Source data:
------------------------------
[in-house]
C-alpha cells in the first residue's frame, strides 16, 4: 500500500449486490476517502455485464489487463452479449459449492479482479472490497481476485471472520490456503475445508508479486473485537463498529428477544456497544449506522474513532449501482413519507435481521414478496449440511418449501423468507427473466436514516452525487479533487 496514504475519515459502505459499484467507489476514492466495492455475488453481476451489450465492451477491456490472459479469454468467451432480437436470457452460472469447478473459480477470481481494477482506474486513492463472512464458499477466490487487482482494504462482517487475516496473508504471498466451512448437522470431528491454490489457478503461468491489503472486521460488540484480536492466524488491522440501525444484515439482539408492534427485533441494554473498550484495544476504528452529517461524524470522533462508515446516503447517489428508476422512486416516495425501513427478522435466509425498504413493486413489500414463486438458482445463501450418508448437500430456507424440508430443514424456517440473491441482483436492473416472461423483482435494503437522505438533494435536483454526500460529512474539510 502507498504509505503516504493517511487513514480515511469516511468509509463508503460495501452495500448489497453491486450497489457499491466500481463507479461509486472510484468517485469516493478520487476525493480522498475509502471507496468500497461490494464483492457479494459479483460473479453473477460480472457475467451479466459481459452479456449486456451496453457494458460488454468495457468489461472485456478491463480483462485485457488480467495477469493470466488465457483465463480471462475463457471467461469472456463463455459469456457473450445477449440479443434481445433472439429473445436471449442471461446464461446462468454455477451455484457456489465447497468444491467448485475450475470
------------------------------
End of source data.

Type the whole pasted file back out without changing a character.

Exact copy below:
[in-house]
C-alpha cells in the first residue's frame, strides 16, 4: 500500500449486490476517502455485464489487463452479449459449492479482479472490497481476485471472520490456503475445508508479486473485537463498529428477544456497544449506522474513532449501482413519507435481521414478496449440511418449501423468507427473466436514516452525487479533487 496514504475519515459502505459499484467507489476514492466495492455475488453481476451489450465492451477491456490472459479469454468467451432480437436470457452460472469447478473459480477470481481494477482506474486513492463472512464458499477466490487487482482494504462482517487475516496473508504471498466451512448437522470431528491454490489457478503461468491489503472486521460488540484480536492466524488491522440501525444484515439482539408492534427485533441494554473498550484495544476504528452529517461524524470522533462508515446516503447517489428508476422512486416516495425501513427478522435466509425498504413493486413489500414463486438458482445463501450418508448437500430456507424440508430443514424456517440473491441482483436492473416472461423483482435494503437522505438533494435536483454526500460529512474539510 502507498504509505503516504493517511487513514480515511469516511468509509463508503460495501452495500448489497453491486450497489457499491466500481463507479461509486472510484468517485469516493478520487476525493480522498475509502471507496468500497461490494464483492457479494459479483460473479453473477460480472457475467451479466459481459452479456449486456451496453457494458460488454468495457468489461472485456478491463480483462485485457488480467495477469493470466488465457483465463480471462475463457471467461469472456463463455459469456457473450445477449440479443434481445433472439429473445436471449442471461446464461446462468454455477451455484457456489465447497468444491467448485475450475470